Similar to what Ilona Hetsevich said, organize the face-to-face training on based on levels and need. If possible and if the software lends itself to it, offer beginner, intermediate and advanced training and assign people accordingly. If "role" training is required, offer training for those roles (admin, regular user, etc.).

Carolyn H

Hi Eric,

I train staff and clinical students on the EMR at our hospital and one suggestion I would have is to use your pilot training sessions to determine the most common questions that come up in the training session and make sure there is an easy way to access that info on-line either in a knowledge base or intranet etc.  One of the big issues we faced was nursing staff needing assistance with questions such as how to order bloodwork at 2 a.m. and technical support can't really help them with that type of question.  We use a LOT of screen shots to show our users how to do various tasks.  Hope this helps ! 

Tim Danes

Hi everyone,

I'll keep this short (the conversation is a little dated).  I use 'Principle-based' learning for IT.  The idea is that you teach people how become intuitive users rather than the 'step-by-step' process.

Principle-based IT system learning design enables two things:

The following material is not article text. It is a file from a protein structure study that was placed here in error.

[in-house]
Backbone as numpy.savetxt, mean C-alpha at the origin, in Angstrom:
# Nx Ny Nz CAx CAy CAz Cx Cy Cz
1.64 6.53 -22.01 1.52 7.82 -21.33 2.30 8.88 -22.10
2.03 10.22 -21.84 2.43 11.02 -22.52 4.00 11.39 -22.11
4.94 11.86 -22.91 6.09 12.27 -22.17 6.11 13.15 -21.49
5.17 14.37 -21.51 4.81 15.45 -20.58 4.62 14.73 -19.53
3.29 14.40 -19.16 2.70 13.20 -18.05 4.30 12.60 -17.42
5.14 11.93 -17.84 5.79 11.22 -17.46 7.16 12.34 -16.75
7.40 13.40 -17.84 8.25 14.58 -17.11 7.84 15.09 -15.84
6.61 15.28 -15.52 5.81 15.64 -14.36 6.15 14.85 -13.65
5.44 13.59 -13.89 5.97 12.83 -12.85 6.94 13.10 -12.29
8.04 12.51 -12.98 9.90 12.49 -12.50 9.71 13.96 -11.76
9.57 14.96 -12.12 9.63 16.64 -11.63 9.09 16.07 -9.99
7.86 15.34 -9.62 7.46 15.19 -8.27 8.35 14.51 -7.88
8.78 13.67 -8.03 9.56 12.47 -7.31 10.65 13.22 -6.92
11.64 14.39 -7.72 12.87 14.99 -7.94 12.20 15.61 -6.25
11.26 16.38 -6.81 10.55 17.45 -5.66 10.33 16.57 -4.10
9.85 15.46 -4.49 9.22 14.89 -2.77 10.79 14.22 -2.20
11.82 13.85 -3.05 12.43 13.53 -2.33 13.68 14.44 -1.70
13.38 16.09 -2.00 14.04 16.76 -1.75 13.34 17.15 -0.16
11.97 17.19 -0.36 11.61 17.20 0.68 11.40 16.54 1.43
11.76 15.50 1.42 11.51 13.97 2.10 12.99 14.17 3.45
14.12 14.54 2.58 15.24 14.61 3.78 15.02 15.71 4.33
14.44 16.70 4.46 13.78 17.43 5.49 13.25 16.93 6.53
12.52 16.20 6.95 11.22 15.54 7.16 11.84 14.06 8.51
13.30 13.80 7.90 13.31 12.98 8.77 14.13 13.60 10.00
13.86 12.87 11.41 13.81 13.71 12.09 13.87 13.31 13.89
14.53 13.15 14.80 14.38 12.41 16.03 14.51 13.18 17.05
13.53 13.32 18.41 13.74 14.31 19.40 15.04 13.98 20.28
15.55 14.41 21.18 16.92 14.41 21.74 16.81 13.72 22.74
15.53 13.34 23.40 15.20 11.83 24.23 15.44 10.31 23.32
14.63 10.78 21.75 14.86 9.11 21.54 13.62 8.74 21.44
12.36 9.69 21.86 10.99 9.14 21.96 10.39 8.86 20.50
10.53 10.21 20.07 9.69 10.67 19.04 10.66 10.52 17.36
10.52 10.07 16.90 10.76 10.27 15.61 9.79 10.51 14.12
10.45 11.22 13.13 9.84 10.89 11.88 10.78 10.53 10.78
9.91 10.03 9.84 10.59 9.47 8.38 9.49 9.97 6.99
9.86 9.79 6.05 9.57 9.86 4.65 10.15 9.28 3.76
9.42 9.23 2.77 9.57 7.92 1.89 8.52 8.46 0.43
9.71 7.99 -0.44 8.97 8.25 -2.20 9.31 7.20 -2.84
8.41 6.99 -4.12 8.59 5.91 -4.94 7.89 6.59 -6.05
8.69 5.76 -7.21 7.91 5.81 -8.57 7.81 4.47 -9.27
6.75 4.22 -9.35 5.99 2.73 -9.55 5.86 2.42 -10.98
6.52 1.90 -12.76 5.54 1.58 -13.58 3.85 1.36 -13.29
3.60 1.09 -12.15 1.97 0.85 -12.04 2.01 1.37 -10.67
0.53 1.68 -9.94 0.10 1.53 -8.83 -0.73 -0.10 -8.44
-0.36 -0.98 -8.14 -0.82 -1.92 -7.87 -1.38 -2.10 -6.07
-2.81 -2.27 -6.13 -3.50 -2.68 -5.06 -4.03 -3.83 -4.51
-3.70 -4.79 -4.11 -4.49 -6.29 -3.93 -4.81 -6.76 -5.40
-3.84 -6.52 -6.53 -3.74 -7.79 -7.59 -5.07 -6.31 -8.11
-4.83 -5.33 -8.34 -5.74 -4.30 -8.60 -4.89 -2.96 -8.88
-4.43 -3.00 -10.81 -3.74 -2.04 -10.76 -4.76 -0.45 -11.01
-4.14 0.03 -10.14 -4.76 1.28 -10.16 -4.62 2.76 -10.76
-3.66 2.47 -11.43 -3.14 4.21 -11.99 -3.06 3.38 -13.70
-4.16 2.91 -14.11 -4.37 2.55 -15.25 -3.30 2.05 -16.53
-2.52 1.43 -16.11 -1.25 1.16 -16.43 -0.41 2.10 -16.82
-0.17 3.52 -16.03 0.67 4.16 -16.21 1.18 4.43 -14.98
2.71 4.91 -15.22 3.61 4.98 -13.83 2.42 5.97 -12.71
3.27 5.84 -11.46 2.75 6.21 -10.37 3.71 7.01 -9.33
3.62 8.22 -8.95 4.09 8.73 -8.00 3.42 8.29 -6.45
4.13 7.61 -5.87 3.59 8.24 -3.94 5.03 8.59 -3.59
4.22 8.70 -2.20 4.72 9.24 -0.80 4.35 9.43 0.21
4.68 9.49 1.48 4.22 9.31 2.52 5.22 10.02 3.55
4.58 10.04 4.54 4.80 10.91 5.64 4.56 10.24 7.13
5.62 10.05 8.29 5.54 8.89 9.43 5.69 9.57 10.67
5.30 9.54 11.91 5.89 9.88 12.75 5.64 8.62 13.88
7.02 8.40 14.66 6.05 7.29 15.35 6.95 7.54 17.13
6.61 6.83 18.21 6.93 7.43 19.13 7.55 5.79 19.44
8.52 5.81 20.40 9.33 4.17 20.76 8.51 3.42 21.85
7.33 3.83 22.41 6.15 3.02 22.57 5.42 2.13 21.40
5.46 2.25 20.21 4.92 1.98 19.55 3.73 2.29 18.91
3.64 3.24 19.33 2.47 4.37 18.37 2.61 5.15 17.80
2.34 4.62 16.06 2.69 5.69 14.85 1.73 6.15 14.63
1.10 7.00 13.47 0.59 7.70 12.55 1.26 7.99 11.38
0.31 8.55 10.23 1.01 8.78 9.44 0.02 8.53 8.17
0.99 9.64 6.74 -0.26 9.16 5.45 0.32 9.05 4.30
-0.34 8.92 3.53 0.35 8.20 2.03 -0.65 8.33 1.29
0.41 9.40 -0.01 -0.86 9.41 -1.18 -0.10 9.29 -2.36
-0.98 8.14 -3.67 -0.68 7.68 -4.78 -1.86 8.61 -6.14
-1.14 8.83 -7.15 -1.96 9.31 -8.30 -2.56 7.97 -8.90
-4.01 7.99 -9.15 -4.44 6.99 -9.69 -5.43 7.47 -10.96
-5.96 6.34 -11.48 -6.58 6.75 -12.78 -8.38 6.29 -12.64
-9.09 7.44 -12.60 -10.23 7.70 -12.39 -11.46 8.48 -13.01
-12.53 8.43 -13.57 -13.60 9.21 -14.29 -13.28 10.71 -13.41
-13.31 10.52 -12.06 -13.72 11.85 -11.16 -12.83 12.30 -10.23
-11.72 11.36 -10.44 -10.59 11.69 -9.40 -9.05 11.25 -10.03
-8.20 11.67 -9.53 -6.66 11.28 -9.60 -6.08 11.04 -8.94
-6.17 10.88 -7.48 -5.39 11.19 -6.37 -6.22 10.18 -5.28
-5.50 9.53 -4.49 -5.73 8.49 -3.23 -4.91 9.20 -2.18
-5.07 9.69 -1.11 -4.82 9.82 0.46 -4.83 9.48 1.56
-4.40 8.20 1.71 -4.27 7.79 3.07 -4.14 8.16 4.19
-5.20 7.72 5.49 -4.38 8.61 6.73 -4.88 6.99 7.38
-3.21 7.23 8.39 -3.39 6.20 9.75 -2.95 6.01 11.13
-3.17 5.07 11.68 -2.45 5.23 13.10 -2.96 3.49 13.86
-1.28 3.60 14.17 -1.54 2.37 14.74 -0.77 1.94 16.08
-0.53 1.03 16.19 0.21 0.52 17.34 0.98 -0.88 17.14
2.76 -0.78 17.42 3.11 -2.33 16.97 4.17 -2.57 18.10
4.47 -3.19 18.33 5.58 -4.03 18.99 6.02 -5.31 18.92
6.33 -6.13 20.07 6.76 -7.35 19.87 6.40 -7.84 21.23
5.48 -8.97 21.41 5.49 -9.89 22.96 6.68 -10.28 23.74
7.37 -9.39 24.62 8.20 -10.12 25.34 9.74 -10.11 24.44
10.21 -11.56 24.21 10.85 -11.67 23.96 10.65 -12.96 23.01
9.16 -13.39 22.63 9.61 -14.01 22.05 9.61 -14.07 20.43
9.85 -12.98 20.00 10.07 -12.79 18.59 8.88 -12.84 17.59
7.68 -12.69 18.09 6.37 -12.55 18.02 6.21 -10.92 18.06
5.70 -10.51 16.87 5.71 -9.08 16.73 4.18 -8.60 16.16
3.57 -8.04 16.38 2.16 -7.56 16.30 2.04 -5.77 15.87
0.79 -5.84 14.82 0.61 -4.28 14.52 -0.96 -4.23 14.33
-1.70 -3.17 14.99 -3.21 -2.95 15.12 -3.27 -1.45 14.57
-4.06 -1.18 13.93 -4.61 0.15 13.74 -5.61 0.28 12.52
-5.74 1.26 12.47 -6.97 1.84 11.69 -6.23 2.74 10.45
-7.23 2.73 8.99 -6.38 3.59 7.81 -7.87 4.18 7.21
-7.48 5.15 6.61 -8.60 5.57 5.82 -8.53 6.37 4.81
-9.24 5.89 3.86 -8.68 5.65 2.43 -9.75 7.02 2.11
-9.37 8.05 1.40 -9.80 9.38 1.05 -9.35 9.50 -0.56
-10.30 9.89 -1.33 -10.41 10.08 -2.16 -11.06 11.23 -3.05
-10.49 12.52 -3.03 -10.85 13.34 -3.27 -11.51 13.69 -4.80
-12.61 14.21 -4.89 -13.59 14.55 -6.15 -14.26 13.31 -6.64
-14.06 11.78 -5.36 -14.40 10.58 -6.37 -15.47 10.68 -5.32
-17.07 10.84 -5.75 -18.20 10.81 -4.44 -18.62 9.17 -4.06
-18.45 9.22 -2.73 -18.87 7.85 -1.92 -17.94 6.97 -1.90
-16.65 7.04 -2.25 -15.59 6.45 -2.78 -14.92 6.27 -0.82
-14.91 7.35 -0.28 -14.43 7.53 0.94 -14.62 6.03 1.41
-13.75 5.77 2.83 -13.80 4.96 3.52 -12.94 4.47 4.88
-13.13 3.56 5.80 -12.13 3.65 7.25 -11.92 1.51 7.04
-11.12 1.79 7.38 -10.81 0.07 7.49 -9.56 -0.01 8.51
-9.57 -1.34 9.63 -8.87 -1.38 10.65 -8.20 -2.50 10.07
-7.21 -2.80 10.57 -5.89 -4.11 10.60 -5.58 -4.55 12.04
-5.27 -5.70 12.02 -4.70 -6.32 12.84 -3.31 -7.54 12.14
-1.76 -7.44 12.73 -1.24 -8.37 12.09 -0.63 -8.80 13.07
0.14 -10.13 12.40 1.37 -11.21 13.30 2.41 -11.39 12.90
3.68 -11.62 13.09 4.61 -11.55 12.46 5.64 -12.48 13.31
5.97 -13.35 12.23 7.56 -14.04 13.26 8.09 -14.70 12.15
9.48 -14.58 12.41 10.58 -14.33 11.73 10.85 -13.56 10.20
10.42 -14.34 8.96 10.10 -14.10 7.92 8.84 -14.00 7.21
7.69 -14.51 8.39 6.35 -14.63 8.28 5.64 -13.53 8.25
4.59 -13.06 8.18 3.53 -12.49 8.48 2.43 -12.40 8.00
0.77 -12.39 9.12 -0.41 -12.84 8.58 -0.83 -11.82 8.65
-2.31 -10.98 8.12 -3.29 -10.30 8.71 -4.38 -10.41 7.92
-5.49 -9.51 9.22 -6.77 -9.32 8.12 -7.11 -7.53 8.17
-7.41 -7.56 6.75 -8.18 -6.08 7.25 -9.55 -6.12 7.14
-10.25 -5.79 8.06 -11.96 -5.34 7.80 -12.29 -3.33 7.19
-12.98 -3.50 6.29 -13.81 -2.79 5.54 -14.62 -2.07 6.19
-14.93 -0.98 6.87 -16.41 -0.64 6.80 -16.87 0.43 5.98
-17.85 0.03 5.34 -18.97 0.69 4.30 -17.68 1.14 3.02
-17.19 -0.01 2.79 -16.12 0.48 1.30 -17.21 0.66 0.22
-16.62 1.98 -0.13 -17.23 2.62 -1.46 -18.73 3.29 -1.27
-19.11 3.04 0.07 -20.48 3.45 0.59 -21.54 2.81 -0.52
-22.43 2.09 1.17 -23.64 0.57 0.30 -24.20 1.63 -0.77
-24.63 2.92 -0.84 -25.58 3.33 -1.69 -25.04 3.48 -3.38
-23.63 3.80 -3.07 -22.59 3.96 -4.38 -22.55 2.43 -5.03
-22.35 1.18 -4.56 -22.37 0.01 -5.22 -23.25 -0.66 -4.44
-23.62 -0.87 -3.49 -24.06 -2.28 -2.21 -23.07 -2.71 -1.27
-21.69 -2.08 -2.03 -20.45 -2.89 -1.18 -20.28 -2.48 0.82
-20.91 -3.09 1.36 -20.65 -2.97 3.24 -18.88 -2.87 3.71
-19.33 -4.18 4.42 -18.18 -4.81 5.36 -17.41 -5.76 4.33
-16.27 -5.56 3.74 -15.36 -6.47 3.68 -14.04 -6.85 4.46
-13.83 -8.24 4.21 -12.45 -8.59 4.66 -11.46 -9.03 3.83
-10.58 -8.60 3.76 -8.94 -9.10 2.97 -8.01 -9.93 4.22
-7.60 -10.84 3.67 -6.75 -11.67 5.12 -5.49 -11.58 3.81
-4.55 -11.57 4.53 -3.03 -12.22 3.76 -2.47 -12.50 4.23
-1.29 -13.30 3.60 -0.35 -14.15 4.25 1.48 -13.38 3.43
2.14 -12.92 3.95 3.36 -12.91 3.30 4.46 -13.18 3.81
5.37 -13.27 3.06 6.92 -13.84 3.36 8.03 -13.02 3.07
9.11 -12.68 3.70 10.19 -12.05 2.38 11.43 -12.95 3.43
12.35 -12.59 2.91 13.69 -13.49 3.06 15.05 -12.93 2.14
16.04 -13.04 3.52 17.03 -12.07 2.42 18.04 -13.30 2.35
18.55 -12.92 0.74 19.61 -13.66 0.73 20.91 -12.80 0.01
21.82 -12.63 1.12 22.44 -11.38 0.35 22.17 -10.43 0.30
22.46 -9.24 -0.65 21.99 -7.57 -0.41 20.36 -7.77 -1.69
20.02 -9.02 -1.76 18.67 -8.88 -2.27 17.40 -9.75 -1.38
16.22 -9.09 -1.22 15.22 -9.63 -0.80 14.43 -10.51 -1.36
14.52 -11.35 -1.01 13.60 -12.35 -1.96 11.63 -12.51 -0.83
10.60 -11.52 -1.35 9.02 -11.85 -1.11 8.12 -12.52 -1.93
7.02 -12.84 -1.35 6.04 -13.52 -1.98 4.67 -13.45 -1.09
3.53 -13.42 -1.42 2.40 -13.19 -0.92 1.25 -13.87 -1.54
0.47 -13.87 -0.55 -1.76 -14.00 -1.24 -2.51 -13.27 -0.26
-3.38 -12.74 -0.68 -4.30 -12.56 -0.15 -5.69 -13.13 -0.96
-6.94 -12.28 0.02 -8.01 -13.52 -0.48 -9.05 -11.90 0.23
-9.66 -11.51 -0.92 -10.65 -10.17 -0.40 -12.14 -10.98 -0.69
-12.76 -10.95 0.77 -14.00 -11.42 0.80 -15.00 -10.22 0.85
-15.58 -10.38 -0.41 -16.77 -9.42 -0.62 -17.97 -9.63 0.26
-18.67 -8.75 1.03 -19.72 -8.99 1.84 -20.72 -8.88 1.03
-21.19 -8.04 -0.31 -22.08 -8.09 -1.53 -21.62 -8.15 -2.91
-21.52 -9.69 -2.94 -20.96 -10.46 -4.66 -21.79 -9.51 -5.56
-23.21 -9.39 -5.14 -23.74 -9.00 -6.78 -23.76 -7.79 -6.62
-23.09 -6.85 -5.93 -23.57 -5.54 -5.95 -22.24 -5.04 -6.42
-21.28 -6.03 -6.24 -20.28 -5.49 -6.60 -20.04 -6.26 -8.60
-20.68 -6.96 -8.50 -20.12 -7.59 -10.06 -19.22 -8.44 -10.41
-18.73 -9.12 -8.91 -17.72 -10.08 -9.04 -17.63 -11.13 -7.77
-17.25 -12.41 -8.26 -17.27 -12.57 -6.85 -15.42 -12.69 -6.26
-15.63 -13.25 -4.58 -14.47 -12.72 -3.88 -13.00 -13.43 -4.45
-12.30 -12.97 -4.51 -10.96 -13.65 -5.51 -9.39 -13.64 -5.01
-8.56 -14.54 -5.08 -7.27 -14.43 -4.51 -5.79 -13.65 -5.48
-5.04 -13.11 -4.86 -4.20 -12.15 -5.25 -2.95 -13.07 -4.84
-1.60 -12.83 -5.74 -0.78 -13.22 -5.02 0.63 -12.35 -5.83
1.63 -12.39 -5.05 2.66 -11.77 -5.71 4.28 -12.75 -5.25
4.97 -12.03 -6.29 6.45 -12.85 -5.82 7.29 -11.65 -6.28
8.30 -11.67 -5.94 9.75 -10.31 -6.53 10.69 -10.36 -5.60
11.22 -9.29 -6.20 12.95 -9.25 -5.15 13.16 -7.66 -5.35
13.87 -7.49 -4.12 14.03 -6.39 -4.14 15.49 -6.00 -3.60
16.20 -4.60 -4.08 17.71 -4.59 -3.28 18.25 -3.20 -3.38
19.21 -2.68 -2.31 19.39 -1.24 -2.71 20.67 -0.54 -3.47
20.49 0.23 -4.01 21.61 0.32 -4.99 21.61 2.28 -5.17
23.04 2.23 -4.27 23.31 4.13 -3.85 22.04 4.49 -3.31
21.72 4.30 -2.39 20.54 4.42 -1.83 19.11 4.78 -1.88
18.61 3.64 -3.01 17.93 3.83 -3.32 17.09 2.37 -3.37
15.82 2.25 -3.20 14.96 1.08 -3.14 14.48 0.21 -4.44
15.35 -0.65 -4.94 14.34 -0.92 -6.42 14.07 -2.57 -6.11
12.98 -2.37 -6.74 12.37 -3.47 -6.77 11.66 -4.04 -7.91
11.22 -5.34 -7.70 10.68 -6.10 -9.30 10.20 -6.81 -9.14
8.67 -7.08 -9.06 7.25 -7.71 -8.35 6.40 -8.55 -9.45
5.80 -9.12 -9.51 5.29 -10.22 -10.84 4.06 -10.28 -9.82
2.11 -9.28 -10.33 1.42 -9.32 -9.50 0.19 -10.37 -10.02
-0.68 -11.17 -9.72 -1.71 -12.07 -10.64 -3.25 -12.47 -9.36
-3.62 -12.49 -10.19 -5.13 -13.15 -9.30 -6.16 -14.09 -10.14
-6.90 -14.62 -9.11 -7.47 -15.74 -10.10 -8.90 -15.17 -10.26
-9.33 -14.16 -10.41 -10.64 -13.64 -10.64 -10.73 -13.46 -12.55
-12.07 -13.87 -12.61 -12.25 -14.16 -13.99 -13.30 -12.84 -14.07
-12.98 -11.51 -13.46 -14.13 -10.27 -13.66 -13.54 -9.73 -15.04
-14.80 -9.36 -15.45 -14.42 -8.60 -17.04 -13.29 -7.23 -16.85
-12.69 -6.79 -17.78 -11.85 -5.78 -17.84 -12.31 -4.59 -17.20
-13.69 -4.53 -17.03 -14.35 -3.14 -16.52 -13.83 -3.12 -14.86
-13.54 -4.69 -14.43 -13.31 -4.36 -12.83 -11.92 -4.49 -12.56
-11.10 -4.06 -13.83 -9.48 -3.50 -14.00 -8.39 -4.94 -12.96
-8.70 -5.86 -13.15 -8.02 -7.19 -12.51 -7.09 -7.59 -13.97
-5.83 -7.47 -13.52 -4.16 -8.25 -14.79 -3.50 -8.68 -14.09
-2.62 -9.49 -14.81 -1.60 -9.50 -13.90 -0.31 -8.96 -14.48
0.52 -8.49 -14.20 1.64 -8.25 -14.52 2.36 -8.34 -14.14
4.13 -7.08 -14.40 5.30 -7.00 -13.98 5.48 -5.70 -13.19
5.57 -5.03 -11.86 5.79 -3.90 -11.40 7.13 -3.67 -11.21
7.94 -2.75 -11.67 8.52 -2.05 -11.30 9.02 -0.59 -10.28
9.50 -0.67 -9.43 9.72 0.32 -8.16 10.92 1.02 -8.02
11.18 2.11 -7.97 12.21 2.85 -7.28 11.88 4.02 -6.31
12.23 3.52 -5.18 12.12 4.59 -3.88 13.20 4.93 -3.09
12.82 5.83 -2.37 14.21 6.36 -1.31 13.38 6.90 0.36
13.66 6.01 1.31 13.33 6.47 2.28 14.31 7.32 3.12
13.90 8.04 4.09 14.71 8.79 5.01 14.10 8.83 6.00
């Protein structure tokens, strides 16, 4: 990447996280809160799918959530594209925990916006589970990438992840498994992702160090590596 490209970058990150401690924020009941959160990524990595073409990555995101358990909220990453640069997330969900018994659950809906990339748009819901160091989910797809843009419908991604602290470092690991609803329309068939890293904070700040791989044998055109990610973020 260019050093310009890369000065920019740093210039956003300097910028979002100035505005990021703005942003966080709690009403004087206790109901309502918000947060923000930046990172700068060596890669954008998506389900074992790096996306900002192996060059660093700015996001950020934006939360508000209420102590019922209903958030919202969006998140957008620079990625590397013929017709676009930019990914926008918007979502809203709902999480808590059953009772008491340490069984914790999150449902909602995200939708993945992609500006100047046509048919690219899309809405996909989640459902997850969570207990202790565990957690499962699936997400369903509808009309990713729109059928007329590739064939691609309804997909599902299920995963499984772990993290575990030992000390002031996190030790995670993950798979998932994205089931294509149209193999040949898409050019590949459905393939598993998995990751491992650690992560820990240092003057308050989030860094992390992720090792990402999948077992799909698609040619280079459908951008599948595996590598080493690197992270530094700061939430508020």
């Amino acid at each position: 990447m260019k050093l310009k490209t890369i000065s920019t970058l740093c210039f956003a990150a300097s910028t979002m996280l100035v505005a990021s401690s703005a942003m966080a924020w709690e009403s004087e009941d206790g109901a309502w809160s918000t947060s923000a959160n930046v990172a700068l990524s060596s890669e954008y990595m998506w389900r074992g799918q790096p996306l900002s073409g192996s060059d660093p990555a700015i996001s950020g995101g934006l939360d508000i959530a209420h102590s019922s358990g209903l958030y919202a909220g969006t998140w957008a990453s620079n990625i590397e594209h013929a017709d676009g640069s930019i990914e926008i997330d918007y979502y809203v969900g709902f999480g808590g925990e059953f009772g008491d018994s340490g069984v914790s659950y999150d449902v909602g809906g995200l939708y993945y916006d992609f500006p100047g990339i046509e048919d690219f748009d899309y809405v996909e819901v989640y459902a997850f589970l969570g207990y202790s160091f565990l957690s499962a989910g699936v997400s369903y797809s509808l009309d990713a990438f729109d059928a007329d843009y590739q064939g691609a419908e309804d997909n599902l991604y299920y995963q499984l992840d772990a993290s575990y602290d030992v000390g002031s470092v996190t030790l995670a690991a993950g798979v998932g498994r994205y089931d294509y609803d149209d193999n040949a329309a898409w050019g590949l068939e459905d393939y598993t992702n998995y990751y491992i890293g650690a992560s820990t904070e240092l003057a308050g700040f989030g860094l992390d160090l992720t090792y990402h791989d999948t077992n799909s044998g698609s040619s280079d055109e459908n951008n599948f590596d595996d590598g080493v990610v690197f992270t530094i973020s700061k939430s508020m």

1. It reduces the need for experts (less support costs, even if they're hidden... i.e. 'super-users' aren't free, it's just that the costs are hidden).
2. It reduces the dependency on software staying the same.

I've worked on some very big systems, across very big organisations ... but I haven't come across a system yet that could justify more than 1 day of training with smart supplementary learning opportunities.

The trick to making it successful is to clearly define all the Principles of using the system that would enable successful use of all the required tasks.  It's a little like teaching Karate kid how to paint a fence, but on the way through, you keep the learners well informed about why they're doing it.


Bob S

Hi Carolyn,

Hopefully Tim will correct me as needed and add more color, but I believe he's talking about teaching learners underlying concepts and standard operating principles rather than just wrote steps.  For example...

"In the ABC system, every time you want to submit your work, you must first go through an on screen review page. That page can always be accessed by this button and looks the same each time...."

I have used a similar approach to good effect on occasion. However..... I personally have found it most effective when two things are present; 1) Users have a broad set of responsibilities/tasks they are responsible for in the software. Not just key tasks they need to accomplish as part of their role.   2) Users are more experienced/savvy in terms of system usage and ability to learn operating concepts in general.  

So....  perhaps it may not be the best choice for teaching a health care practitioner this way  when all they have to do in the software  is enter bed check info and confirm meds were given. But teaching an HR Employment Specialist that has everything from position creation, hiring data, benefits interfaces and more to handle in a system might be a great choice.

Tim Danes

Hi Carolyn,

The term 'Principle based' is just a phrase I use to describe what I do... so that'll be why you can't find it anywhere (sorry).